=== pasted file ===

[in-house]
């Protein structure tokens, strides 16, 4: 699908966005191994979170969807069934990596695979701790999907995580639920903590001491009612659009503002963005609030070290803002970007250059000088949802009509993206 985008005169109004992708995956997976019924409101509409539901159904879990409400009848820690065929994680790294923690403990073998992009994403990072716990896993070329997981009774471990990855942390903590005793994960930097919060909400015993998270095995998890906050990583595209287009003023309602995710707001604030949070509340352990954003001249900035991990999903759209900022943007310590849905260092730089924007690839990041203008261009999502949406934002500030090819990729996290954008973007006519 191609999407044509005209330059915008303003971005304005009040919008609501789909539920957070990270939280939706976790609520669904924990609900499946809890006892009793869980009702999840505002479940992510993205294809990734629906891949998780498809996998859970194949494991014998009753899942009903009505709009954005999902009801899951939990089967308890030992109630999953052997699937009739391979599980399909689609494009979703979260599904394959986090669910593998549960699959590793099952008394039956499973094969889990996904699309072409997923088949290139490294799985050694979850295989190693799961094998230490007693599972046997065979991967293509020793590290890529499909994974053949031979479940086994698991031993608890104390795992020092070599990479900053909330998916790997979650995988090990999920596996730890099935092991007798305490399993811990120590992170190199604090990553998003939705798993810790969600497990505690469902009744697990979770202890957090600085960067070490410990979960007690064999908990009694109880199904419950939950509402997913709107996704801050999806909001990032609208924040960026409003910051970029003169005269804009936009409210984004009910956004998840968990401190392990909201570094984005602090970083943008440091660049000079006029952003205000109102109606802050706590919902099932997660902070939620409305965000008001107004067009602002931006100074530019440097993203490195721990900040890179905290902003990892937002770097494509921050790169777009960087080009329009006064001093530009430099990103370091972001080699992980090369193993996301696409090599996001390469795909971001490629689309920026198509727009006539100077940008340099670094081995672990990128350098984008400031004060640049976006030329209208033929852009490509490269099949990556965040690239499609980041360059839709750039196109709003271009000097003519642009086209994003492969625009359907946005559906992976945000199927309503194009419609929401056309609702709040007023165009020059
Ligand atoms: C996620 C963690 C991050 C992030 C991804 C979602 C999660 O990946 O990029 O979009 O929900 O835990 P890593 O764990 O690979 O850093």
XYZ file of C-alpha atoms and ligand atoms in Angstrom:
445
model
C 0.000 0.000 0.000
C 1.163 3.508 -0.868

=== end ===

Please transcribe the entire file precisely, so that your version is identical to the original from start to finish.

[in-house]
């Protein structure tokens, strides 16, 4: 699908966005191994979170969807069934990596695979701790999907995580639920903590001491009612659009503002963005609030070290803002970007250059000088949802009509993206 985008005169109004992708995956997976019924409101509409539901159904879990409400009848820690065929994680790294923690403990073998992009994403990072716990896993070329997981009774471990990855942390903590005793994960930097919060909400015993998270095995998890906050990583595209287009003023309602995710707001604030949070509340352990954003001249900035991990999903759209900022943007310590849905260092730089924007690839990041203008261009999502949406934002500030090819990729996290954008973007006519 191609999407044509005209330059915008303003971005304005009040919008609501789909539920957070990270939280939706976790609520669904924990609900499946809890006892009793869980009702999840505002479940992510993205294809990734629906891949998780498809996998859970194949494991014998009753899942009903009505709009954005999902009801899951939990089967308890030992109630999953052997699937009739391979599980399909689609494009979703979260599904394959986090669910593998549960699959590793099952008394039956499973094969889990996904699309072409997923088949290139490294799985050694979850295989190693799961094998230490007693599972046997065979991967293509020793590290890529499909994974053949031979479940086994698991031993608890104390795992020092070599990479900053909330998916790997979650995988090990999920596996730890099935092991007798305490399993811990120590992170190199604090990553998003939705798993810790969600497990505690469902009744697990979770202890957090600085960067070490410990979960007690064999908990009694109880199904419950939950509402997913709107996704801050999806909001990032609208924040960026409003910051970029003169005269804009936009409210984004009910956004998840968990401190392990909201570094984005602090970083943008440091660049000079006029952003205000109102109606802050706590919902099932997660902070939620409305965000008001107004067009602002931006100074530019440097993203490195721990900040890179905290902003990892937002770097494509921050790169777009960087080009329009006064001093530009430099990103370091972001080699992980090369193993996301696409090599996001390469795909971001490629689309920026198509727009006539100077940008340099670094081995672990990128350098984008400031004060640049976006030329209208033929852009490509490269099949990556965040690239499609980041360059839709750039196109709003271009000097003519642009086209994003492969625009359907946005559906992976945000199927309503194009419609929401056309609702709040007023165009020059
Ligand atoms: C996620 C963690 C991050 C992030 C991804 C979602 C999660 O990946 O990029 O979009 O929900 O835990 P890593 O764990 O690979 O850093």
XYZ file of C-alpha atoms and ligand atoms in Angstrom:
445
model
C 0.000 0.000 0.000
C 1.163 3.508 -0.868